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Shock Wave Technique Treats Small Kidney Stones

Study Shows Noninvasive Procedure May Be an Alternative to Surgery
By Katrina Woznicki
WebMD Health News
Reviewed by Laura J. Martin, MD

Nov. 19, 2010 -- A shock wave technique was effective in treating single kidney stones less than 1 centimeter in size and may be a safe and noninvasive alternative to the standard surgical therapy, a study shows.

Surgeons from University Frederico II in Naples, Italy, studied 273 patients between March 2006 and March 2009 who had single stones in the section of the ureter closest to the bladder; the stones ranged in size from a half centimeter to 1.5 centimeters. Patients were randomly assigned to receive either ureteroscopy or a shock wave technique called extracorporeal shock wave lithotripsy (ESWL).

Ureteroscopy is an invasive surgical procedure that does not involve any incisions, but does involve inserting a catheter into the urethra, then passing it through the bladder and the ureter to remove the stone.

ESWL involves sending acoustic shock waves to the body to break up a single kidney stone into smaller pieces so it can be passed through the urethra on its own.

Shock Wave Technique vs. Surgery

Ninety-eight percent of the ESWL treatments were performed on an outpatient basis, did not require anesthesia or sedation, and lasted an average of about a half hour. Ninety-six percent of the ureteroscopy procedures were performed on an inpatient basis. Sixty-six percent of the group needed local anesthesia, 22% needed general anesthesia, and 12% had IV anesthesia. The surgery took about a half-hour, on average. The mean age for both treatment groups was about 50.

The study results show that:

  • 93% of the ESWL group was stone-free within three months of the procedure, compared with 95% of the ureteroscopy group.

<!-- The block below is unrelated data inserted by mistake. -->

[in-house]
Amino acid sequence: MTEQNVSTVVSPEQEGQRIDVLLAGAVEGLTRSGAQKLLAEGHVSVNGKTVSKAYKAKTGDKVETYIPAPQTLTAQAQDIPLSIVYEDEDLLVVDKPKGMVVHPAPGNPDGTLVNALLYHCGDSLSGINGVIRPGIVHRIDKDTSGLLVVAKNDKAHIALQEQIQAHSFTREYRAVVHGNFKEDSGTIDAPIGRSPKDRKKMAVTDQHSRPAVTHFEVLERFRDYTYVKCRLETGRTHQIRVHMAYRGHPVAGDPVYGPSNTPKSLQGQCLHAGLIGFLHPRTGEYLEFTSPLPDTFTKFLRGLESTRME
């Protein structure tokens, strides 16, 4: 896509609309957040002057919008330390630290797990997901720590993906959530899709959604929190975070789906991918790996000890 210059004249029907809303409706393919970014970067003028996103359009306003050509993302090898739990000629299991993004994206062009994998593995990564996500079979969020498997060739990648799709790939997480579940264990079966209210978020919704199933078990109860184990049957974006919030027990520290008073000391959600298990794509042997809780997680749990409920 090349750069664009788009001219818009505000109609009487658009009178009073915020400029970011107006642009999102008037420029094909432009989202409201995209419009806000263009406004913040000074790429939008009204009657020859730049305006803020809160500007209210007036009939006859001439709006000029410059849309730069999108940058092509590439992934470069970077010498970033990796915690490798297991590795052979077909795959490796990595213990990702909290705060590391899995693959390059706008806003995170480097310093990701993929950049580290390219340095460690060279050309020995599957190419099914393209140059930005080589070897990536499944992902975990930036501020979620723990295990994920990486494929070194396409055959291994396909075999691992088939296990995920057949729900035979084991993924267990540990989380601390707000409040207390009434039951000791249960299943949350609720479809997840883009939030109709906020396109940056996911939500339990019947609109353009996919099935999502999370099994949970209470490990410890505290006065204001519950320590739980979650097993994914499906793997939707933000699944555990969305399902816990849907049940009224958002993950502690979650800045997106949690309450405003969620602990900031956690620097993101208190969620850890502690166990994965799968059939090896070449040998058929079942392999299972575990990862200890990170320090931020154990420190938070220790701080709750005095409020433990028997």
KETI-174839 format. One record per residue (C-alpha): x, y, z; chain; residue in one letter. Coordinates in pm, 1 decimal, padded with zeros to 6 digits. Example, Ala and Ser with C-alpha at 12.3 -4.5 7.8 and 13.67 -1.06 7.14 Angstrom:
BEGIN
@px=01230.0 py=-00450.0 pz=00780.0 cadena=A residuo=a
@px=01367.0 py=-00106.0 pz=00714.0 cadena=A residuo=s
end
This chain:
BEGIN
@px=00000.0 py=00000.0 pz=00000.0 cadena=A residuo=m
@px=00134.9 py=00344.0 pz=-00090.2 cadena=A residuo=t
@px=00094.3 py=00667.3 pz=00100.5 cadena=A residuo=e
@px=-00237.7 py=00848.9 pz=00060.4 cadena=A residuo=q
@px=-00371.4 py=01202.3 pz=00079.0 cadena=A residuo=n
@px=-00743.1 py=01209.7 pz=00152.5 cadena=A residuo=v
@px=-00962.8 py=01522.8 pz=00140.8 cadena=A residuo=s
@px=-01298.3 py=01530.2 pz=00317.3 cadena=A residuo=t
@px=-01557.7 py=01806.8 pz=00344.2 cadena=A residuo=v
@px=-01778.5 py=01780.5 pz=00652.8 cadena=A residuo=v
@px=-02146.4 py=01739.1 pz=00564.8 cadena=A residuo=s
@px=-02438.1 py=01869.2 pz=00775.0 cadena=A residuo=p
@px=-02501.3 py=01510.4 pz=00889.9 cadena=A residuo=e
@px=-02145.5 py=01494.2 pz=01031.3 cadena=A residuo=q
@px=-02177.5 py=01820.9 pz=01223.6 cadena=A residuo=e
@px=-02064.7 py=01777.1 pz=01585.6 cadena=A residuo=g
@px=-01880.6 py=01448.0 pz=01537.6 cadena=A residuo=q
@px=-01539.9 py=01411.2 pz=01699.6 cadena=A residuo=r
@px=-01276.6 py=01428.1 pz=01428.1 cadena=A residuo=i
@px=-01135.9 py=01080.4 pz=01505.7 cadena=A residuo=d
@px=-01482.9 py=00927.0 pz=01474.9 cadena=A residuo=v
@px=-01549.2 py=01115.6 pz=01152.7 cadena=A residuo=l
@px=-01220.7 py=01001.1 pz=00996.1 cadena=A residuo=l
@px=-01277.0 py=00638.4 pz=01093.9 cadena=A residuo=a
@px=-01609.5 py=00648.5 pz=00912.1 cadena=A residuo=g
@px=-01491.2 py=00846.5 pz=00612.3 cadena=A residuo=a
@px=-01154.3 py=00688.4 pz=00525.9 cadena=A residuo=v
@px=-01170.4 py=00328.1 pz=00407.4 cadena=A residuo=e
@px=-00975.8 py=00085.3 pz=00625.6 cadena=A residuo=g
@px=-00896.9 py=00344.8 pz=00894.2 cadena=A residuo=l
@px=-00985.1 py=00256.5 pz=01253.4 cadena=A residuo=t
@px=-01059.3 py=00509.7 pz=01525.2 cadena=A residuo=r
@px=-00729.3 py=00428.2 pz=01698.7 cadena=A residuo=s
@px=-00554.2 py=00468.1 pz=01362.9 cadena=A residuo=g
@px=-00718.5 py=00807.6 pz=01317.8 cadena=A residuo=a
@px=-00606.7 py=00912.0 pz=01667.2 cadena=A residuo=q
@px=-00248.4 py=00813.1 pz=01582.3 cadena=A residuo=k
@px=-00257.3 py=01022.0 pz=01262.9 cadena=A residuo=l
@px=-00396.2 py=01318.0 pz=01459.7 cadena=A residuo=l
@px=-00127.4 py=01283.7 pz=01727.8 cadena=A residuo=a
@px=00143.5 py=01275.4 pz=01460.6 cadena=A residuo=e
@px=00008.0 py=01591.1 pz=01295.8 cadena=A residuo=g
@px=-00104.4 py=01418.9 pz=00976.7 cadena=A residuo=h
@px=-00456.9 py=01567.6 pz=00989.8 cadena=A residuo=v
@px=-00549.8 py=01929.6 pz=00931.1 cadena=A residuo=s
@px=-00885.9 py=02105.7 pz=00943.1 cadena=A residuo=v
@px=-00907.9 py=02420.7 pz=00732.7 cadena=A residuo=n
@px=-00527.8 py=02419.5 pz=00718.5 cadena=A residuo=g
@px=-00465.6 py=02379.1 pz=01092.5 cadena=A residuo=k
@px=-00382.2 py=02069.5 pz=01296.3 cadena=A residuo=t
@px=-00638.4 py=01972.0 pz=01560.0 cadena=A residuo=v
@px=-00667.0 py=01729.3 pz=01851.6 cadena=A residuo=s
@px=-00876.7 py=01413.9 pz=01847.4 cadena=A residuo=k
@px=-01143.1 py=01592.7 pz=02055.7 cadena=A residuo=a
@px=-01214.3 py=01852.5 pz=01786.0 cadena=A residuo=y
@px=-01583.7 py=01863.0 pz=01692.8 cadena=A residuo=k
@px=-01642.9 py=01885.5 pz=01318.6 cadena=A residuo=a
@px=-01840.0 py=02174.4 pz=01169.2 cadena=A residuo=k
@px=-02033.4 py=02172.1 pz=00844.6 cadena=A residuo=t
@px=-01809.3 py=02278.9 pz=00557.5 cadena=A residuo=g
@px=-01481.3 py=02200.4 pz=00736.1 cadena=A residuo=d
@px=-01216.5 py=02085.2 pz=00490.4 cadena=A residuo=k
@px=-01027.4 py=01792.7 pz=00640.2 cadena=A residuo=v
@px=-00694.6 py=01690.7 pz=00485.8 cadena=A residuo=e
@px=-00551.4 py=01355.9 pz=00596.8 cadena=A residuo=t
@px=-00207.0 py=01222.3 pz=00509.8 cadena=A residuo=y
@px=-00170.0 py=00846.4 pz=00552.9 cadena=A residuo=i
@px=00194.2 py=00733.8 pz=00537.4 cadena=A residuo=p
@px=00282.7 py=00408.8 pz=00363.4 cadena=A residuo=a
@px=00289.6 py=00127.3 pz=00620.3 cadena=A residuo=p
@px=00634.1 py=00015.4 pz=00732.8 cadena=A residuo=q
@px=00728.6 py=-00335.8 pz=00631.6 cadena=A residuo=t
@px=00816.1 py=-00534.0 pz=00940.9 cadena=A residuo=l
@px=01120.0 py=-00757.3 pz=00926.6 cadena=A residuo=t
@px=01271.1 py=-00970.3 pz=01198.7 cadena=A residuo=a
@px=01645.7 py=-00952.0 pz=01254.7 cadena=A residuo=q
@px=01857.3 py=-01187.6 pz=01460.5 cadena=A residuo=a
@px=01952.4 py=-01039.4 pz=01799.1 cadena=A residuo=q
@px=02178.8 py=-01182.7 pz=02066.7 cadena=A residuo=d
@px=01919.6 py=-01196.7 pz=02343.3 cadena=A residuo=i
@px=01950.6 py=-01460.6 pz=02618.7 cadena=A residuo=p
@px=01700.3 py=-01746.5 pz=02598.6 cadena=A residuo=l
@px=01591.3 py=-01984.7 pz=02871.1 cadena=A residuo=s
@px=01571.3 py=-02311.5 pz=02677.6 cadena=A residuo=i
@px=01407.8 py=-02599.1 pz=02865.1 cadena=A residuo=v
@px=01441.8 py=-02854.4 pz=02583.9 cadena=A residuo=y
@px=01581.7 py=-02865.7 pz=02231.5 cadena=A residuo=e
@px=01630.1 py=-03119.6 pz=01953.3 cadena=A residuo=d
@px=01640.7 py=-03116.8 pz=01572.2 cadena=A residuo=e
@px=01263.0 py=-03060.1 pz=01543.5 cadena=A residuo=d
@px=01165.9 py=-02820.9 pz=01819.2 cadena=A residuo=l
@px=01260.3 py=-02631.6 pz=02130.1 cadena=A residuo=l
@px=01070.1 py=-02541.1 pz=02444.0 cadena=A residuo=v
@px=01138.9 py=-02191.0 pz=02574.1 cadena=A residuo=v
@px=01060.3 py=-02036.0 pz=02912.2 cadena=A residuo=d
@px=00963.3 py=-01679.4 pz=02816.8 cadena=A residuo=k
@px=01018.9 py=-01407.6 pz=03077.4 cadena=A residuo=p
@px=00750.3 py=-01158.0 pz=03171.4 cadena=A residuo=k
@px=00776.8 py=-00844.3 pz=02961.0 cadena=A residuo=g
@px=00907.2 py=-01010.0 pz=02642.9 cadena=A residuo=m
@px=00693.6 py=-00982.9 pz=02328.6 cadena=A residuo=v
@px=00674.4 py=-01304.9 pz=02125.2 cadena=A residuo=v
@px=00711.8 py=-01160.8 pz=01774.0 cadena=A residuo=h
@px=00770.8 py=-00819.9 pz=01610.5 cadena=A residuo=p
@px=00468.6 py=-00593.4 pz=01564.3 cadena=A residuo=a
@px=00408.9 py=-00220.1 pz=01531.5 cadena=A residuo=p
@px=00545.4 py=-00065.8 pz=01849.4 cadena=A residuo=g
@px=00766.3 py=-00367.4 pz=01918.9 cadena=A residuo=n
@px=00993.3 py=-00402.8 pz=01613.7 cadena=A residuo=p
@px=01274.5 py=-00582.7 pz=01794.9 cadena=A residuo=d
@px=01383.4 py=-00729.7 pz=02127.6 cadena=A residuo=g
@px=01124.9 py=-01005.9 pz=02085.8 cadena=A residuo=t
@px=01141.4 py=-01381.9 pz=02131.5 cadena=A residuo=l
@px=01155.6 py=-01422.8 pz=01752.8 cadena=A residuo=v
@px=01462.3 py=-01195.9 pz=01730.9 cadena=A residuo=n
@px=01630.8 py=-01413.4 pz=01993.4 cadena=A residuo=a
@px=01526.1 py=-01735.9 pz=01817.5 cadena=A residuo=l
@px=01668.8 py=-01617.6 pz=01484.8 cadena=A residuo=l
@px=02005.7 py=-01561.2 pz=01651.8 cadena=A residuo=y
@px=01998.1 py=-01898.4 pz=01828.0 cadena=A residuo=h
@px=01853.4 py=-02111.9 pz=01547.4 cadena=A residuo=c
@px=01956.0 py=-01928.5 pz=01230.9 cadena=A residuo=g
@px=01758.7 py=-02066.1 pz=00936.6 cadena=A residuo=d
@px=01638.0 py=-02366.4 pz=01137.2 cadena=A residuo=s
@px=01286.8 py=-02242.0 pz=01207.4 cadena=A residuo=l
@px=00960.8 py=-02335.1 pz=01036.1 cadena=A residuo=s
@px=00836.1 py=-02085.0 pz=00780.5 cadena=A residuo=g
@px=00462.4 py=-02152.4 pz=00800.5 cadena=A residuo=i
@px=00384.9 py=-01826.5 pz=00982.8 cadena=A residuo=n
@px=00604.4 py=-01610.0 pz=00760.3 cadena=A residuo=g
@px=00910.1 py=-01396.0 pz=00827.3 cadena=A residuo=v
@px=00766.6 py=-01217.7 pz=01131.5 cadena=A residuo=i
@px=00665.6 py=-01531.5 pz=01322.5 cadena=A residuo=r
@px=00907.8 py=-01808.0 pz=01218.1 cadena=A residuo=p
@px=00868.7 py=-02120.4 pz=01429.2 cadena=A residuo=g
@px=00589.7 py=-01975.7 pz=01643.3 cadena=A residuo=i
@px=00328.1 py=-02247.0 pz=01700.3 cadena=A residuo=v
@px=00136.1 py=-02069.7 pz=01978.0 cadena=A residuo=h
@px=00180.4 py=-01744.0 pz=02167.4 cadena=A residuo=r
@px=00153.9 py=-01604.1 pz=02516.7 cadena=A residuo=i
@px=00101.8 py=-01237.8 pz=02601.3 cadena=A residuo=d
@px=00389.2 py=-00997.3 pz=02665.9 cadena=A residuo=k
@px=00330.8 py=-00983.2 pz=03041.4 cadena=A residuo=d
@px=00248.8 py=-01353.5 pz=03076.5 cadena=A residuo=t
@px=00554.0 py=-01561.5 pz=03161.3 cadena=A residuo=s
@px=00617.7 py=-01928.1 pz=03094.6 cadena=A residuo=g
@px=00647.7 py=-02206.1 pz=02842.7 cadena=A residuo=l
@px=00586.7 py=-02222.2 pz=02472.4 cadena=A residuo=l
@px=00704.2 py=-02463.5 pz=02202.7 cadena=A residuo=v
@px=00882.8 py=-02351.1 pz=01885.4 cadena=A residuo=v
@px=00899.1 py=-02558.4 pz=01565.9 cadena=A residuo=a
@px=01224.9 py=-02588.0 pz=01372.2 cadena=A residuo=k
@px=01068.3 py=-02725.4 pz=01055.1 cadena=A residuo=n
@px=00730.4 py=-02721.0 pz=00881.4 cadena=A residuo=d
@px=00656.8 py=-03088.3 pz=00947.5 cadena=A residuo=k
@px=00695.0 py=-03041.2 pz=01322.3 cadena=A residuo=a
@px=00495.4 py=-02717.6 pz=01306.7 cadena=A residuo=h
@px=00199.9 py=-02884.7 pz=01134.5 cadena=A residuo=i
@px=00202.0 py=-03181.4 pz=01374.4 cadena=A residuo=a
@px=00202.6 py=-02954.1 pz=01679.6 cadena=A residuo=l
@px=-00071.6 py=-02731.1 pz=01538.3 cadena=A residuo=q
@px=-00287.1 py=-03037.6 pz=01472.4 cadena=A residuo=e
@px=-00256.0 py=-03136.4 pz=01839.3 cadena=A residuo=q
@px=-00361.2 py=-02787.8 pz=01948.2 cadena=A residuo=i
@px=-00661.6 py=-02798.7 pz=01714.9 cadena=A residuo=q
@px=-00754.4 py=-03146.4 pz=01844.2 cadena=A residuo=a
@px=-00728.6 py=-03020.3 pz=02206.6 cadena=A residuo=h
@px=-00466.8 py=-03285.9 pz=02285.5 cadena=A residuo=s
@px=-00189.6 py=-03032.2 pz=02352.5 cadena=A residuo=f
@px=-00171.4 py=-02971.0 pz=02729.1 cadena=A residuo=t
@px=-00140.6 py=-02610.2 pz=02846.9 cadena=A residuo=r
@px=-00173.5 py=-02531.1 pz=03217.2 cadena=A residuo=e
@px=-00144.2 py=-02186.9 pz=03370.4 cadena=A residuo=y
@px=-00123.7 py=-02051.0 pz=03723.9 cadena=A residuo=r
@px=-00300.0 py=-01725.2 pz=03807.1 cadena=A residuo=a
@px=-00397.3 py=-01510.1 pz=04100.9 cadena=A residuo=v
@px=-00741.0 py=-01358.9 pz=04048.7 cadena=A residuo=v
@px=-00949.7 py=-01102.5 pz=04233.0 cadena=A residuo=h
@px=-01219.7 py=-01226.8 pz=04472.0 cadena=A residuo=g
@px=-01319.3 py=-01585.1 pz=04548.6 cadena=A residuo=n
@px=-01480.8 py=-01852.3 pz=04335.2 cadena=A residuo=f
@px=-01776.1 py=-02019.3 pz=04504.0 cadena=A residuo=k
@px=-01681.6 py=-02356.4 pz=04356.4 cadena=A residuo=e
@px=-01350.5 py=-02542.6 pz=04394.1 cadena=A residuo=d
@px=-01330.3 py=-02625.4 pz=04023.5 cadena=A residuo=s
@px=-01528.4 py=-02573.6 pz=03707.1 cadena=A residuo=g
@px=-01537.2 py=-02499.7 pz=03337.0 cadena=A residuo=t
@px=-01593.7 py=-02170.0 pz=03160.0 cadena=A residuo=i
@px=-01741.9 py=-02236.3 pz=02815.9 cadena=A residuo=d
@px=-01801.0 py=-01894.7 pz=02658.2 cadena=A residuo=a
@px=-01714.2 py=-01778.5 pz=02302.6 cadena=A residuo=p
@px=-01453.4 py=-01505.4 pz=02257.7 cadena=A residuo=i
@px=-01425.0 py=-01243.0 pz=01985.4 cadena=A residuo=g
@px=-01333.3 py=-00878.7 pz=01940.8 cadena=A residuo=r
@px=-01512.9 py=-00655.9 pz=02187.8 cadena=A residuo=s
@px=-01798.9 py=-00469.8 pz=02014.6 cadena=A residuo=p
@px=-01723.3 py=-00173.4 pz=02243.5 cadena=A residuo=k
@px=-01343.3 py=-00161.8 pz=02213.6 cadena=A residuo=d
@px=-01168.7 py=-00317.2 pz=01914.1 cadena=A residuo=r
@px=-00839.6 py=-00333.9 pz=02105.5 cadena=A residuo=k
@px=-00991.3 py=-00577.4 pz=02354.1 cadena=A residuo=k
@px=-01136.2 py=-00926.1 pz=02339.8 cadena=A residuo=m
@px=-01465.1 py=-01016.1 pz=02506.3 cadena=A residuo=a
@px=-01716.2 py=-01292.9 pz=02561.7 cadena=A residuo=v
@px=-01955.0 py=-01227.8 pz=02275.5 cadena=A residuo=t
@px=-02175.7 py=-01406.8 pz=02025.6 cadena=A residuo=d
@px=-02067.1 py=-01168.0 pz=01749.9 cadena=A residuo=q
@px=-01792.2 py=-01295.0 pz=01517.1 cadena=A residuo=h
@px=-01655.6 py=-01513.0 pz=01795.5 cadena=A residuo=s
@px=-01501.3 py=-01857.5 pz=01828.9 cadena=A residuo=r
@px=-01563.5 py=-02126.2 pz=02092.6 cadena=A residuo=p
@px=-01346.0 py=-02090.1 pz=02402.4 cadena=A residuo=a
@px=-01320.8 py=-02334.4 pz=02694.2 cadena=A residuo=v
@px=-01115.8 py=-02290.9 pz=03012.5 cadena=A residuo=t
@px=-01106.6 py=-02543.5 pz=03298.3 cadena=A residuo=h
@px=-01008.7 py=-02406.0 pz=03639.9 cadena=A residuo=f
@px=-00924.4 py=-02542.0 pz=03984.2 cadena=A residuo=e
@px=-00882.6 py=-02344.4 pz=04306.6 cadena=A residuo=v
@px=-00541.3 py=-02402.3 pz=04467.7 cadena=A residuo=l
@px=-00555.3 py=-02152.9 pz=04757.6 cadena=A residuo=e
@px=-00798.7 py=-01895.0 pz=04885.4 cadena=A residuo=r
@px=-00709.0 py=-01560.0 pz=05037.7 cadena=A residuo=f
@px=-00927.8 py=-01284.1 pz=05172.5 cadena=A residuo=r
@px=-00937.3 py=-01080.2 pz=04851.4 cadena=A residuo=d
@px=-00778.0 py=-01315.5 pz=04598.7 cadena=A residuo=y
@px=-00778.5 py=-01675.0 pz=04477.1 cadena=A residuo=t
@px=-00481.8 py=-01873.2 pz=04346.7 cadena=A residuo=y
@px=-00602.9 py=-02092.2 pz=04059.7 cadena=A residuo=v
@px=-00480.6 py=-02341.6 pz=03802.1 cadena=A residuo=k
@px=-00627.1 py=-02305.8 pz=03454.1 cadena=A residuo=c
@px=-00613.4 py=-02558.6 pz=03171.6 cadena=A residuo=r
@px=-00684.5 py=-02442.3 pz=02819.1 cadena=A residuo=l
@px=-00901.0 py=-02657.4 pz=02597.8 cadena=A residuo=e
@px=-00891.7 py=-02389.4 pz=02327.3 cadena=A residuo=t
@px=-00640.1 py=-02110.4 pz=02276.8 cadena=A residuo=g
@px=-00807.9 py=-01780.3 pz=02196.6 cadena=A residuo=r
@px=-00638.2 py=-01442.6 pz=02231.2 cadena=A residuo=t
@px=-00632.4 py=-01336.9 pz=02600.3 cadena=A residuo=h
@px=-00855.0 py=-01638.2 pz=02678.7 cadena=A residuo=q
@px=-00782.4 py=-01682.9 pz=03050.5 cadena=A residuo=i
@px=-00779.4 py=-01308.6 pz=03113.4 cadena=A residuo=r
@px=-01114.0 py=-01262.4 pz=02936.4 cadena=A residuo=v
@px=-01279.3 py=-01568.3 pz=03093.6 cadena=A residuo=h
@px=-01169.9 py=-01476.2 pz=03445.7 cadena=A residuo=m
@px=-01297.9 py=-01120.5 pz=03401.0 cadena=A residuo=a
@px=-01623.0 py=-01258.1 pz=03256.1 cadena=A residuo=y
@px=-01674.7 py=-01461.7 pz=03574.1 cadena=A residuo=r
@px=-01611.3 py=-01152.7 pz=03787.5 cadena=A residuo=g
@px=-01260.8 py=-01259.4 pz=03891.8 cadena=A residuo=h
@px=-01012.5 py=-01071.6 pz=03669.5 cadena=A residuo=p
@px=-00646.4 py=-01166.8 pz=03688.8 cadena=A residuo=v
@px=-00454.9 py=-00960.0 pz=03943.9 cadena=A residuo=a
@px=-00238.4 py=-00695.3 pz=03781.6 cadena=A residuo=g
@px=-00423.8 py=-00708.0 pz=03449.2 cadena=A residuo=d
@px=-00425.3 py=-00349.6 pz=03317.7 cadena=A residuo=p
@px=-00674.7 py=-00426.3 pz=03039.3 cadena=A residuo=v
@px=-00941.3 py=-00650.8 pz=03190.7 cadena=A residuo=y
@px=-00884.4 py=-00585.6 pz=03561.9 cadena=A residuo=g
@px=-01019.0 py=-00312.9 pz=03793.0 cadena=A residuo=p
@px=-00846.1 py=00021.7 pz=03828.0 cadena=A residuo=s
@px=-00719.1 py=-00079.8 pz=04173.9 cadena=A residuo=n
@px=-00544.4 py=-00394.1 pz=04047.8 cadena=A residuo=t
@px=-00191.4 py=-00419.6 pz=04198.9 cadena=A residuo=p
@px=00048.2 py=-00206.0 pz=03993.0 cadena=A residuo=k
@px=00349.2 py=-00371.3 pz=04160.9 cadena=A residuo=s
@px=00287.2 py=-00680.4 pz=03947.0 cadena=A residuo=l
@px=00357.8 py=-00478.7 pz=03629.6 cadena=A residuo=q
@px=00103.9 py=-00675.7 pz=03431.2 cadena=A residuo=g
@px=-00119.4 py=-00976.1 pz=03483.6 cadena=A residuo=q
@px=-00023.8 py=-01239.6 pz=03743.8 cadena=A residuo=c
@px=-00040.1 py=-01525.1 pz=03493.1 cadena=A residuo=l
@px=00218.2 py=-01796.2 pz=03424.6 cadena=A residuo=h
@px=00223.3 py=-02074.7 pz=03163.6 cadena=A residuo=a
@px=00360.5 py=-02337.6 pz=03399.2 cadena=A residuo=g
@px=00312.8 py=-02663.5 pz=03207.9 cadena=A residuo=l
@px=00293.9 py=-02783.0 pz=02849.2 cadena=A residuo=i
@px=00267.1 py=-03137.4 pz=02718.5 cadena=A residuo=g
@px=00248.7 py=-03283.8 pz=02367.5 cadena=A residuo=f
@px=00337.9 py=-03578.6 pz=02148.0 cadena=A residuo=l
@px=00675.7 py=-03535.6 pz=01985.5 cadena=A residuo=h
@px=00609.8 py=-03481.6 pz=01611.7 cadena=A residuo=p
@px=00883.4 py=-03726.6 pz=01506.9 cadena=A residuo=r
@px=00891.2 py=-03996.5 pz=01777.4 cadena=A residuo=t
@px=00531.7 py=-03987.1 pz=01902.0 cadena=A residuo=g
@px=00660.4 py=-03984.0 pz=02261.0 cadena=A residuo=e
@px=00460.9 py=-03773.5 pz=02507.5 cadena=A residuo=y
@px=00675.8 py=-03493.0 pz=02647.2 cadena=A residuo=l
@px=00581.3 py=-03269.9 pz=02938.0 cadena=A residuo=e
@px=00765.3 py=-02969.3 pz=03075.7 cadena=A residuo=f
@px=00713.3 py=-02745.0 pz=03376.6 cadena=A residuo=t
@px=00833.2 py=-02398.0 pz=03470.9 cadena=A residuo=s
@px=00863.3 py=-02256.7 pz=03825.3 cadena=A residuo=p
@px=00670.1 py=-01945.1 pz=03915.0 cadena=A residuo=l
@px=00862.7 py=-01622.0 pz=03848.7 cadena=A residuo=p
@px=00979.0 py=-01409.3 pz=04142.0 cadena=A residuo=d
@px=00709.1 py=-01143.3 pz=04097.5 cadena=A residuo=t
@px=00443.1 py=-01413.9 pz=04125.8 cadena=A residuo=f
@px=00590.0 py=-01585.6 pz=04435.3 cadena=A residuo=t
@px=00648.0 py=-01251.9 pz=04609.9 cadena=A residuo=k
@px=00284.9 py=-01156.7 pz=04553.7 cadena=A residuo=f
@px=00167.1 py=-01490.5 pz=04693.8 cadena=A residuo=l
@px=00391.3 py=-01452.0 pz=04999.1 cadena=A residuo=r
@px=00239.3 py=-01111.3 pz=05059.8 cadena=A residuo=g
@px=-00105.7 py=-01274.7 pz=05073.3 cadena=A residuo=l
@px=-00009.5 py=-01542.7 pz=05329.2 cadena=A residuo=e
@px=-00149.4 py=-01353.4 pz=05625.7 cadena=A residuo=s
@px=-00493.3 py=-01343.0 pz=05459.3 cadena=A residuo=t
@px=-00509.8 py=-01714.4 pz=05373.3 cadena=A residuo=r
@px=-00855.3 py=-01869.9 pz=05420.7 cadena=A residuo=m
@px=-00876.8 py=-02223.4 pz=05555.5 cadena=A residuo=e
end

• Just one ESWL session was sufficient to remove stones for 55% of the group; 31% needed two sessions and 13% needed three sessions. All EWSL failures, seen in 7% of the group, were successfully treated with ureteroscopy.
  • In the ureteroscopy group there was a retreatment rate of 8% and a need for a supplementary intraoperative procedure in 19%.
  • Both groups endured side effects. In the ESWL group, 15% experienced complications;  two-thirds of this group with complications needed a stent placed in the ureter after developing a kidney infection. Stent placement was required in 17% of the ureteroscopy group.
  • More than 19% of the ureteroscopy group experienced complications, including one participant who had a small perforation of the ureter. 
  • In participants who had stones 1 centimeter or less, those treated with ESWL had fewer complications and less need for retreatment or supplementary treatment than those treated with ureteroscopy.

“These results clearly indicate that ESWL should be the first choice for patients with stones of 1 centimeter and under and ureteroscopy should be the first choice for patients exceeding 1 centimeter,” the researchers say in a news release.

The results are reported in the December issue of the urology journal BJUI.

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